Each year, a group of select entrepreneurs bring their best 60-second pitch and go head-to-head at the Black Enterprise Elevator Pitch.
Anyone who has ever delivered an elevator pitch knows how important it is to have a commanding presence when presenting. You’re judged on your command of the room. Your goal is to be a storyteller. If it’s good enough, your pitch might lead to some fast cash to jumpstart your business.
Each year, a group of select entrepreneurs bring their best 60-second pitch and go head-to-head at the Black Enterprise Elevator Pitch. The grand prize winners walk away with a coveted $10,000 award. The Elevator Pitch Competition is one of the major attractions of the Black Enterprise Entrepreneurs Conference+ Expo hosted by Nationwide (the 2013 pitch competition will take place this May in Columbus, Ohio). Past winners from 2010 and 2011 not only put their cash prizes to good use but have taken their businesses to new heights.
Take Douglas Wiggins, founder of Body Quest Protein Ice Cream, who tied for first place in 2010. Wiggins says he used the $10,000 prize winnings for sales, marketing, and production. A year later in October 2011, Body Quest was acquired by Charlotte, North Carolina-based Lindy’s Homemade, one of the nation’s leading manufacturers of Italian Ice and Gelato. It’s a move that Wiggins says increased manufacturing capability and market distribution significantly.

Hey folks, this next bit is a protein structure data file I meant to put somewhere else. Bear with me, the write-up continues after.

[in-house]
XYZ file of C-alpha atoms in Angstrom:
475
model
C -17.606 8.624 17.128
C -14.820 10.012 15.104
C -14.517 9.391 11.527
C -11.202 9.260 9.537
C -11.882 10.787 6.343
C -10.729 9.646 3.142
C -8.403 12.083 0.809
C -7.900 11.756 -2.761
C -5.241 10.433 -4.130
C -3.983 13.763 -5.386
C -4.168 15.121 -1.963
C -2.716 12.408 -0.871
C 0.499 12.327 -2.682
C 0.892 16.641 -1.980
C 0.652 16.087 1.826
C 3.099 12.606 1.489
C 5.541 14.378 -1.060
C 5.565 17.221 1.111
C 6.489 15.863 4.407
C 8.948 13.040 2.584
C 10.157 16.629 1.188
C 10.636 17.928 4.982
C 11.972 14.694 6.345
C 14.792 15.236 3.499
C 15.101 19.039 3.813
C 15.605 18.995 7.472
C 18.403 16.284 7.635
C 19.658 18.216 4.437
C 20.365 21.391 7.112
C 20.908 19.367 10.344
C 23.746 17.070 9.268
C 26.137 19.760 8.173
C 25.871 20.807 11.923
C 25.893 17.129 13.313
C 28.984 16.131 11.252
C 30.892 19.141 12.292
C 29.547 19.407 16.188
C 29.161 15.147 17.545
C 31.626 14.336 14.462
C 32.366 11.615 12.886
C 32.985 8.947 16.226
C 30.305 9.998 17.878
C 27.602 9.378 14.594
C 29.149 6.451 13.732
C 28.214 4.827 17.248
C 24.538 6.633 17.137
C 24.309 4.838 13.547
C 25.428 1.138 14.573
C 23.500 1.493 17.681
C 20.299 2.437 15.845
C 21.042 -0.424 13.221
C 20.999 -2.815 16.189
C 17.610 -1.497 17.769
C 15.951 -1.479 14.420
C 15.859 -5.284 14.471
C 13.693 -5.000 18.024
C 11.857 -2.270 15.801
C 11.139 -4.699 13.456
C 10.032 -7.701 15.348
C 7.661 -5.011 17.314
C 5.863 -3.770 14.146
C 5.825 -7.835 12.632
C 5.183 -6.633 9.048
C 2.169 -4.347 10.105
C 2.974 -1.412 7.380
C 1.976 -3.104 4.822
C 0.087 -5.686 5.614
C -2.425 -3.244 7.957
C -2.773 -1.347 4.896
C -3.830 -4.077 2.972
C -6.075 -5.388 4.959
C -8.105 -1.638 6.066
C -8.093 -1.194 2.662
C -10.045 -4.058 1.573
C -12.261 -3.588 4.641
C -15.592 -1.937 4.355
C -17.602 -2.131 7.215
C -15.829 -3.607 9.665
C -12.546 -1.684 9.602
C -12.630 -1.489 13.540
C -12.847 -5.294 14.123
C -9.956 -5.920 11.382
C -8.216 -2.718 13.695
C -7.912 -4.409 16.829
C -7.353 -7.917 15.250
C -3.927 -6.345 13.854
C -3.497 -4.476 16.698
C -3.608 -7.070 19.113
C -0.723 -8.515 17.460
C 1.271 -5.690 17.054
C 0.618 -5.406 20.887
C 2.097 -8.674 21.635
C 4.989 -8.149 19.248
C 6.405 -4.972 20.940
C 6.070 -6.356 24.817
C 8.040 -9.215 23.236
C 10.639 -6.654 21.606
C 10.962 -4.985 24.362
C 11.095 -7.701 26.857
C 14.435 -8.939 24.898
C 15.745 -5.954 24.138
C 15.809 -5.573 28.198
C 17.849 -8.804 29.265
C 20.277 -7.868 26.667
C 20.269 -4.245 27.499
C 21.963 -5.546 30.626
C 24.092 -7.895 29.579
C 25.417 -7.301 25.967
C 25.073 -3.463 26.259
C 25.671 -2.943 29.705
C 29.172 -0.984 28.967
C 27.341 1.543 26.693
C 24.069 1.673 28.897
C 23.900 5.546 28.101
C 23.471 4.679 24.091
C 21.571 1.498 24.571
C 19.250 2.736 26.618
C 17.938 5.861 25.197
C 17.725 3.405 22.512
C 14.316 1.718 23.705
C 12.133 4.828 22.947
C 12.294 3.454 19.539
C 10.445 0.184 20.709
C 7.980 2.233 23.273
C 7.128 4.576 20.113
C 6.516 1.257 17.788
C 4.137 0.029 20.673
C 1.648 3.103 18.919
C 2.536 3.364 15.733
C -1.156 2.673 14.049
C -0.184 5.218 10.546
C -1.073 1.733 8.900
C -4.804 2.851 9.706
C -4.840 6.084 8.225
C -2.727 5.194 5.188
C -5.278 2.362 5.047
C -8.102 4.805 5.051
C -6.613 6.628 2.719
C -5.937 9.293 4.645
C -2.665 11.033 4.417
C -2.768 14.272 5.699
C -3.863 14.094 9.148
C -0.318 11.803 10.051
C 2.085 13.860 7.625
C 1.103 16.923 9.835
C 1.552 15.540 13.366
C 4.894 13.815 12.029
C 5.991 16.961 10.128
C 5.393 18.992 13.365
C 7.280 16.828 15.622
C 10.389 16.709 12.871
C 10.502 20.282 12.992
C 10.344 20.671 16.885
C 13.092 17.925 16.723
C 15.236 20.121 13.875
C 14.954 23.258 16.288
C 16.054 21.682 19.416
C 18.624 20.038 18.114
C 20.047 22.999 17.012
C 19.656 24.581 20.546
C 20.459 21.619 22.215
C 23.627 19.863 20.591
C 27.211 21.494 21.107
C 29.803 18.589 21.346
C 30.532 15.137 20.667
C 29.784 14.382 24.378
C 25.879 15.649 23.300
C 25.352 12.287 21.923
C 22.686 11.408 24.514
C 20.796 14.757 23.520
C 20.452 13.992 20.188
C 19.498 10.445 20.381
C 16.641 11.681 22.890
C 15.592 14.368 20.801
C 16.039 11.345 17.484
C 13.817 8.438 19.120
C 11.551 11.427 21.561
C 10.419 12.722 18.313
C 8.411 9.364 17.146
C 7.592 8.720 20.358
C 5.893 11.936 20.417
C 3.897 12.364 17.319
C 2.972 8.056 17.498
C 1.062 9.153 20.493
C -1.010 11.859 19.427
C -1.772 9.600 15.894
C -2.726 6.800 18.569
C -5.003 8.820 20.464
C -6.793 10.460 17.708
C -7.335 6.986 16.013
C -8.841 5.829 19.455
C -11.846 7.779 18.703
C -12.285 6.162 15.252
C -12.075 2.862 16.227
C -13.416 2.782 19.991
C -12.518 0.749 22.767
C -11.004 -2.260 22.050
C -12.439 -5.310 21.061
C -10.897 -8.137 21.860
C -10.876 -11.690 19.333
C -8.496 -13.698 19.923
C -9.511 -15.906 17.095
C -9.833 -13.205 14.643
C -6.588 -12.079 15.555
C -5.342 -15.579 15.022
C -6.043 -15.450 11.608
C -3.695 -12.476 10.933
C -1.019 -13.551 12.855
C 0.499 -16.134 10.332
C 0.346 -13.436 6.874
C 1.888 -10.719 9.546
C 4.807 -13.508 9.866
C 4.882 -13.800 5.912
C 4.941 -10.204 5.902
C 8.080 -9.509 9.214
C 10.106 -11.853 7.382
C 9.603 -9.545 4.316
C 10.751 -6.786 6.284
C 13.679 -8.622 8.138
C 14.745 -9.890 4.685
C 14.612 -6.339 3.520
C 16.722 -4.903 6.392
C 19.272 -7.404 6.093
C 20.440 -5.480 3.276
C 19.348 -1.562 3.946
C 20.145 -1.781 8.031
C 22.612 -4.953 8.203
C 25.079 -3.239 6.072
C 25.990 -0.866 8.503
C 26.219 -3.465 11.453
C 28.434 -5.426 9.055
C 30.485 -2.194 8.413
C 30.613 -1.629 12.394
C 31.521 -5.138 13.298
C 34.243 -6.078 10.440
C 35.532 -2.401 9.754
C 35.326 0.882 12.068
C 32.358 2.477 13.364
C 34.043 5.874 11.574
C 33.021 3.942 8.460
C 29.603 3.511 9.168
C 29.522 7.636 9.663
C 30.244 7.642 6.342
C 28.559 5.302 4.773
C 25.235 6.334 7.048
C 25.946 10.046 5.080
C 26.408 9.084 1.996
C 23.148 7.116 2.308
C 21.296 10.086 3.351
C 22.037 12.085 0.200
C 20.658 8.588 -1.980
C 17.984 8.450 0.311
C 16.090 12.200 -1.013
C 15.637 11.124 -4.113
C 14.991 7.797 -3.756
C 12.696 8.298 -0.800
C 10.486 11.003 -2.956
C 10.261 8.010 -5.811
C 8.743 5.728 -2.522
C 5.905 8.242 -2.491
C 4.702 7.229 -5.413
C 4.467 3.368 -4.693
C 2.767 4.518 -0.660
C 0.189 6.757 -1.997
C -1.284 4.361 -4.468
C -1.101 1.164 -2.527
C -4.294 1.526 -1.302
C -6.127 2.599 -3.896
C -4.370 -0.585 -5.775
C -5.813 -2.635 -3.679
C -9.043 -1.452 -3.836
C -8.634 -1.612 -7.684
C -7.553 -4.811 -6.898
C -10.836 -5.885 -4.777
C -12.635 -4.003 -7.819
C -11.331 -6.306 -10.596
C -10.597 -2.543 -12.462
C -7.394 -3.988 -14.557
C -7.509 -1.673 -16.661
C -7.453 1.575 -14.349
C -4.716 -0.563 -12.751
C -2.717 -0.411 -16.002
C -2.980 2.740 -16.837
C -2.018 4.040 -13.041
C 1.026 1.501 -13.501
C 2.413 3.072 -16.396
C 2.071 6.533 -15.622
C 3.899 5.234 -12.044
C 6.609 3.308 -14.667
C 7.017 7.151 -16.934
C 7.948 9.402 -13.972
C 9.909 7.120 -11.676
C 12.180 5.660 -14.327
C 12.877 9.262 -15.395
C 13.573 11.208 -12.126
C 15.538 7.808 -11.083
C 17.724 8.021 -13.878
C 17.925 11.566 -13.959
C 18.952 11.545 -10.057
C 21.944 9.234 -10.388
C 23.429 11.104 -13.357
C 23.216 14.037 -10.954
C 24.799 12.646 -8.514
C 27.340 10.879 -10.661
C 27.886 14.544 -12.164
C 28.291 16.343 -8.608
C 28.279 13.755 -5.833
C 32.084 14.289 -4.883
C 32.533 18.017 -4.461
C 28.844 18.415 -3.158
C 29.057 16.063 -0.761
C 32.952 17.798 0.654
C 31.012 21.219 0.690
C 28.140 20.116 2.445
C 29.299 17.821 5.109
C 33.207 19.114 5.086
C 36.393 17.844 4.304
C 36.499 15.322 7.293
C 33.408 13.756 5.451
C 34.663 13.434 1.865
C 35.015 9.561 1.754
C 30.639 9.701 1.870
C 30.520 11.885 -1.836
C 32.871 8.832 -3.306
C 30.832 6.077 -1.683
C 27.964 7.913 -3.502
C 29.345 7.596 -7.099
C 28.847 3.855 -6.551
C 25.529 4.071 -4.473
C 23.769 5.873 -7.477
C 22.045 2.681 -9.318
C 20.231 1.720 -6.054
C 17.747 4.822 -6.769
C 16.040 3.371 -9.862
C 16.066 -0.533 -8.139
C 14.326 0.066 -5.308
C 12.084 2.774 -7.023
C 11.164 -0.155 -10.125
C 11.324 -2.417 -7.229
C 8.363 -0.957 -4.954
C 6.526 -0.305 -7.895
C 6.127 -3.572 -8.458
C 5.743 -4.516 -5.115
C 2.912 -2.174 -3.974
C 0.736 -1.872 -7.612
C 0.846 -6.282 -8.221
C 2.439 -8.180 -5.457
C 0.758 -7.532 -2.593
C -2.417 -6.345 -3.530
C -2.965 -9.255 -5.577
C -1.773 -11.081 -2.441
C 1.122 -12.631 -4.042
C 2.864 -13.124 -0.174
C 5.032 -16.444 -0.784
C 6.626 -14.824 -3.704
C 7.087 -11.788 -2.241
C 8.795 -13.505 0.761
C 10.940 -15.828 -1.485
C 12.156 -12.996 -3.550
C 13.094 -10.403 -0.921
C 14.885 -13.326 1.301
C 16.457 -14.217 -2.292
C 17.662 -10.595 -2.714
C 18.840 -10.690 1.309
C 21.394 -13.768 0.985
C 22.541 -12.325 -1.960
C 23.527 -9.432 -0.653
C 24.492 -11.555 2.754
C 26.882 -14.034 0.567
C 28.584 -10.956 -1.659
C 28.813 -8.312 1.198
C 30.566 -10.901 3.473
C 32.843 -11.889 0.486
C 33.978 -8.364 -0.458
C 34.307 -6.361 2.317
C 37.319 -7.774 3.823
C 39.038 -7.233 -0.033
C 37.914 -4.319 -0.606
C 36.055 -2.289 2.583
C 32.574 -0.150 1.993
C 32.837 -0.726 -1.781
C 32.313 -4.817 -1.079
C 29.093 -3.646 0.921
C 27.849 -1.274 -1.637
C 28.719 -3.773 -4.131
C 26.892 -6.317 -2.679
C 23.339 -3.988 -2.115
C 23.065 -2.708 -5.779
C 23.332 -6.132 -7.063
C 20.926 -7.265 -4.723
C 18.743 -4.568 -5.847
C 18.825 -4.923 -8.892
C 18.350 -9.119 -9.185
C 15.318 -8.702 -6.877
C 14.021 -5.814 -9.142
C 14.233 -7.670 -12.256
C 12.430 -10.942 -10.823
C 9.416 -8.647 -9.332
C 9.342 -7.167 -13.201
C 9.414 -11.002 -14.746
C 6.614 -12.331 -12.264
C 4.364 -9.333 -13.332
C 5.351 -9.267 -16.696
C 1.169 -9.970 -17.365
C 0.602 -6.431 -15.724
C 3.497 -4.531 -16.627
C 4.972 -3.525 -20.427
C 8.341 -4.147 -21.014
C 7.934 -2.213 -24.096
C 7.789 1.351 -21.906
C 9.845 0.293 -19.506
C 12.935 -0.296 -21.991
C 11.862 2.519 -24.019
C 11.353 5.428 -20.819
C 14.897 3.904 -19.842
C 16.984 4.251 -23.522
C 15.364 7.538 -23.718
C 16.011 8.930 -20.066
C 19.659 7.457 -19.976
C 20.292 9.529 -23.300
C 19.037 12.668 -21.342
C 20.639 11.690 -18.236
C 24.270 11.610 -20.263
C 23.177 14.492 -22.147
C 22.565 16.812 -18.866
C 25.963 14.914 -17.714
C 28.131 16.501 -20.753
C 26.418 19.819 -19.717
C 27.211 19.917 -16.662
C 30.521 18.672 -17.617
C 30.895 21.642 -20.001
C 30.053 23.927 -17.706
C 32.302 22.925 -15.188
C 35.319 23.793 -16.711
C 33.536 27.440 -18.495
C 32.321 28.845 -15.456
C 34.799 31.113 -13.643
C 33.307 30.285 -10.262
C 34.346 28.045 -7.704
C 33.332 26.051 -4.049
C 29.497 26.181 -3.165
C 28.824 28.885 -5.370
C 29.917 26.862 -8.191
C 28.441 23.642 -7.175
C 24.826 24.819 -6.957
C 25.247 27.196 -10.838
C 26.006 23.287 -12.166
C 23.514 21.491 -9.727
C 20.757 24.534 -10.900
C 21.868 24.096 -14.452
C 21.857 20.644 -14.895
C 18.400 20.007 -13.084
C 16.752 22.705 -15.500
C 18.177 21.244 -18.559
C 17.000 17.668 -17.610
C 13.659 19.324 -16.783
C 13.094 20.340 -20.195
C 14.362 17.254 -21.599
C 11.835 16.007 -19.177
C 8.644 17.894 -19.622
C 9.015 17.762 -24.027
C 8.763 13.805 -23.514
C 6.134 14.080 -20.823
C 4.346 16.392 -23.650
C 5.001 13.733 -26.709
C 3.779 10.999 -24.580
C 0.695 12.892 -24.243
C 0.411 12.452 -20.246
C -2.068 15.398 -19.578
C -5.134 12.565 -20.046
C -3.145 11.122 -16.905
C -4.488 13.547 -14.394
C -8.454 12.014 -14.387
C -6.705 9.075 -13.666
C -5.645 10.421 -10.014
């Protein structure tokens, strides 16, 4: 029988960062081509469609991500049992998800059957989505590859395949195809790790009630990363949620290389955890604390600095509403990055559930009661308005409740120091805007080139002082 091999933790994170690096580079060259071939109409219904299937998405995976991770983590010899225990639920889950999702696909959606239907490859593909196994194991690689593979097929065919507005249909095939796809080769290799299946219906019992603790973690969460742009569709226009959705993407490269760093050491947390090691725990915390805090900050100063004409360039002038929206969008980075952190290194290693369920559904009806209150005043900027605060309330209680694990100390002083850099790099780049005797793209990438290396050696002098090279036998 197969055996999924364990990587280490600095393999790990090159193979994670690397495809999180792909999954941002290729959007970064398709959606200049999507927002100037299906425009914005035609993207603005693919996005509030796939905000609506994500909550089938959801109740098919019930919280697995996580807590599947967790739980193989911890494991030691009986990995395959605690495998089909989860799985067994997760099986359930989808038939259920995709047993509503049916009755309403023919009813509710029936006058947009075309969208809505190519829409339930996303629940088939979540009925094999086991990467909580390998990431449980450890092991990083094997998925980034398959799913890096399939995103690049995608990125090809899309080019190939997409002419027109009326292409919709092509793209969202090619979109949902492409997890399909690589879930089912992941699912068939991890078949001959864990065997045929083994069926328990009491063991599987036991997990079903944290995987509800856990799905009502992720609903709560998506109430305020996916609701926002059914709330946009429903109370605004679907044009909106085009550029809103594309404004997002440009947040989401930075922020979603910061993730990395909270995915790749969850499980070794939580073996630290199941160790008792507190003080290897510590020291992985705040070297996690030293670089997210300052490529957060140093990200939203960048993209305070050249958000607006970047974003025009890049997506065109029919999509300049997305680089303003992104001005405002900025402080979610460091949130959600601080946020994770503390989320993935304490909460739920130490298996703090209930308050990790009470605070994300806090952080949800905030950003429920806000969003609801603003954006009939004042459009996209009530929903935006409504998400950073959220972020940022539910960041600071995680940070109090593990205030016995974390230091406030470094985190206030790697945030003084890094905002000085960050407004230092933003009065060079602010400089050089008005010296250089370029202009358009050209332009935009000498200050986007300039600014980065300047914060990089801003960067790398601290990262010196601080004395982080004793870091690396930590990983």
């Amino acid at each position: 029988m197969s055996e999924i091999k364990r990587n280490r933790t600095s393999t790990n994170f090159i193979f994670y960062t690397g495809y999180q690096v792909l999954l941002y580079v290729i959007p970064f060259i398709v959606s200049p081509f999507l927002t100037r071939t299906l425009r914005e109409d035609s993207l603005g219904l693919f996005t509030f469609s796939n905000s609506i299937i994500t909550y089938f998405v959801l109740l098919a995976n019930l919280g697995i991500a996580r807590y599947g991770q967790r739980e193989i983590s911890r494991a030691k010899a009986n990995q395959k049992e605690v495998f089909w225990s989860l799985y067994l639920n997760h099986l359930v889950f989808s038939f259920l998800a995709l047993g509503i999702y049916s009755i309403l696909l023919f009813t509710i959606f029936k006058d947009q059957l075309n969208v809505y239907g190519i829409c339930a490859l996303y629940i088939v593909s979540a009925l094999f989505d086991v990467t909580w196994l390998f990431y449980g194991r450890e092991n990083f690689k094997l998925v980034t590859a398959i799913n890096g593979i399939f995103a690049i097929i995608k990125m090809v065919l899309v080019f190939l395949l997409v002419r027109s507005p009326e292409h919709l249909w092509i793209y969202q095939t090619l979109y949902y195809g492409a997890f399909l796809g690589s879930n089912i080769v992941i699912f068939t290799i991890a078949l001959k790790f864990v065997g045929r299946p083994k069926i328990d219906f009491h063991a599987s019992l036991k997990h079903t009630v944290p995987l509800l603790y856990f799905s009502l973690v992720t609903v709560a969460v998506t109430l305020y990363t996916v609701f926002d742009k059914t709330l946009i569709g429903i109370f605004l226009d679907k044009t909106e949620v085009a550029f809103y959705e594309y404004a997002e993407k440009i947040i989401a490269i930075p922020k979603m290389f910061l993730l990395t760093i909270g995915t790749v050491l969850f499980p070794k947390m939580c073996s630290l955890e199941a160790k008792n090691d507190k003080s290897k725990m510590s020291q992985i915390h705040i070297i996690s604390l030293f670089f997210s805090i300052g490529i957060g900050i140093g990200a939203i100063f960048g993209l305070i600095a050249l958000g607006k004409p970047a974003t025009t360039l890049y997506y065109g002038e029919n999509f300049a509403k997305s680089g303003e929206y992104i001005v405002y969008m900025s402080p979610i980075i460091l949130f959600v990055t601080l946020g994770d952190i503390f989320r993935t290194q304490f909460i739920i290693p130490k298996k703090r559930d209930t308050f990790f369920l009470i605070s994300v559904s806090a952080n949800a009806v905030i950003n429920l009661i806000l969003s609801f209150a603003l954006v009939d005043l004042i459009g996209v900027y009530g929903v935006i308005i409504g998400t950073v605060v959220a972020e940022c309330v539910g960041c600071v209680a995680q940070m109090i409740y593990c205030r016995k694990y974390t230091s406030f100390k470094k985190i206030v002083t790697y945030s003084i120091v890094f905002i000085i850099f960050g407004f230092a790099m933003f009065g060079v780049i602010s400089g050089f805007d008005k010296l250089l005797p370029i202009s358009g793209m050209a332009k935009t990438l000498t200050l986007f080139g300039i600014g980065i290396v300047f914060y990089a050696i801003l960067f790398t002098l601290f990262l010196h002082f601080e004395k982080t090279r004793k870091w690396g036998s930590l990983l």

Body Quest Protein Ice Cream was birthed at Hank’s Ice Cream, a local ice cream parlor in Atlanta, Georgia owned by Wiggins. He officially launched Body Quest Ice Cream, LLC in 2005, introducing it to the public at the National Body Building Championships in Atlanta and setting the standard for high quality nutrition in the frozen dessert format. Today, the Body Quest brand is used by bodybuilders, athletes and people with medical conditions such as chemotherapy and dialysis patients. It is served in over 1,500 locations across the U.S.
Jennifer Burrell, owner of The Frock Shop, a Chicago-based designer dress rental company, beat out seven other contestants (it was a three-way tie for first place) to snag the $10,000 prize at the 2011 Black Enterprise Pitch competition. “I literally practiced my pitch over and over again until I knew it verbatim,” says Burrell about preparing for the judges. Upon winning the competition, she used some of the money to stock up on more inventory and to develop an ecommerce website.
It was in March 2010 that Burrell first opened The Frock Shop as a brick-and-mortar business to help women look fabulous for special events in their lives—from proms to weddings—without emptying their purses. The Frock Shop follows a simple premise: find something you like, rent it, wear it, and return it. Rental prices start from around $40 for cocktail attire to $200 for wedding dresses. Burrell’s primary goal for 2011 was to launch an online dress-rental site (www.frockshopchicago.com) and for 2012, she focused on marketing the business and building its infrastructure.
Today, The Frock Shop has thousands of dresses in stock, a robust and active ecommerce site and showrooms in Chicago. The 34-year-old entrepreneur is looking to expand with her eyes set on markets in Los Angeles, Dallas, Atlanta, and DC.
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